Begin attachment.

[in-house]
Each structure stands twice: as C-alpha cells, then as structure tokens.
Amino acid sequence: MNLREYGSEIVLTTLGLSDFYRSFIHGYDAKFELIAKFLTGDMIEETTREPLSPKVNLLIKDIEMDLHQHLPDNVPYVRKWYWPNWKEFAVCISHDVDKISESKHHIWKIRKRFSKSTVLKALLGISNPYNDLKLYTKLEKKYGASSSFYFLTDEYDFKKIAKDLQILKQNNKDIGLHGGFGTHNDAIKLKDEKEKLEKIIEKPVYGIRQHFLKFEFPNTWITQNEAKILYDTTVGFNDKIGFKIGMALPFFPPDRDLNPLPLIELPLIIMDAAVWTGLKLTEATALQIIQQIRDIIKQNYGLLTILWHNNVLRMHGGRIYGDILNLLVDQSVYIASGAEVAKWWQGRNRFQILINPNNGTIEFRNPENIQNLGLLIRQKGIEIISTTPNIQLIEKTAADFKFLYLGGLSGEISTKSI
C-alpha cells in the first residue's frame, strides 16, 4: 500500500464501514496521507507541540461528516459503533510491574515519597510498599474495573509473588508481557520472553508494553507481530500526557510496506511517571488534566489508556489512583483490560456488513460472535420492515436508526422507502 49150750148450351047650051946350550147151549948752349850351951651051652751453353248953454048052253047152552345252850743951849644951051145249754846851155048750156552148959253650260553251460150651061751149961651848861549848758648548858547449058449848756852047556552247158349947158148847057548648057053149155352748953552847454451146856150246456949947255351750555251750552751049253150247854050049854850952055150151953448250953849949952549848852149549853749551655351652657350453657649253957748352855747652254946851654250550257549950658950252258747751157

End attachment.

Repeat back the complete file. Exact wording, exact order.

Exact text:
[in-house]
Each structure stands twice: as C-alpha cells, then as structure tokens.
Amino acid sequence: MNLREYGSEIVLTTLGLSDFYRSFIHGYDAKFELIAKFLTGDMIEETTREPLSPKVNLLIKDIEMDLHQHLPDNVPYVRKWYWPNWKEFAVCISHDVDKISESKHHIWKIRKRFSKSTVLKALLGISNPYNDLKLYTKLEKKYGASSSFYFLTDEYDFKKIAKDLQILKQNNKDIGLHGGFGTHNDAIKLKDEKEKLEKIIEKPVYGIRQHFLKFEFPNTWITQNEAKILYDTTVGFNDKIGFKIGMALPFFPPDRDLNPLPLIELPLIIMDAAVWTGLKLTEATALQIIQQIRDIIKQNYGLLTILWHNNVLRMHGGRIYGDILNLLVDQSVYIASGAEVAKWWQGRNRFQILINPNNGTIEFRNPENIQNLGLLIRQKGIEIISTTPNIQLIEKTAADFKFLYLGGLSGEISTKSI
C-alpha cells in the first residue's frame, strides 16, 4: 500500500464501514496521507507541540461528516459503533510491574515519597510498599474495573509473588508481557520472553508494553507481530500526557510496506511517571488534566489508556489512583483490560456488513460472535420492515436508526422507502 49150750148450351047650051946350550147151549948752349850351951651051652751453353248953454048052253047152552345252850743951849644951051145249754846851155048750156552148959253650260553251460150651061751149961651848861549848758648548858547449058449848756852047556552247158349947158148847057548648057053149155352748953552847454451146856150246456949947255351750555251750552751049253150247854050049854850952055150151953448250953849949952549848852149549853749551655351652657350453657649253957748352855747652254946851654250550257549950658950252258747751157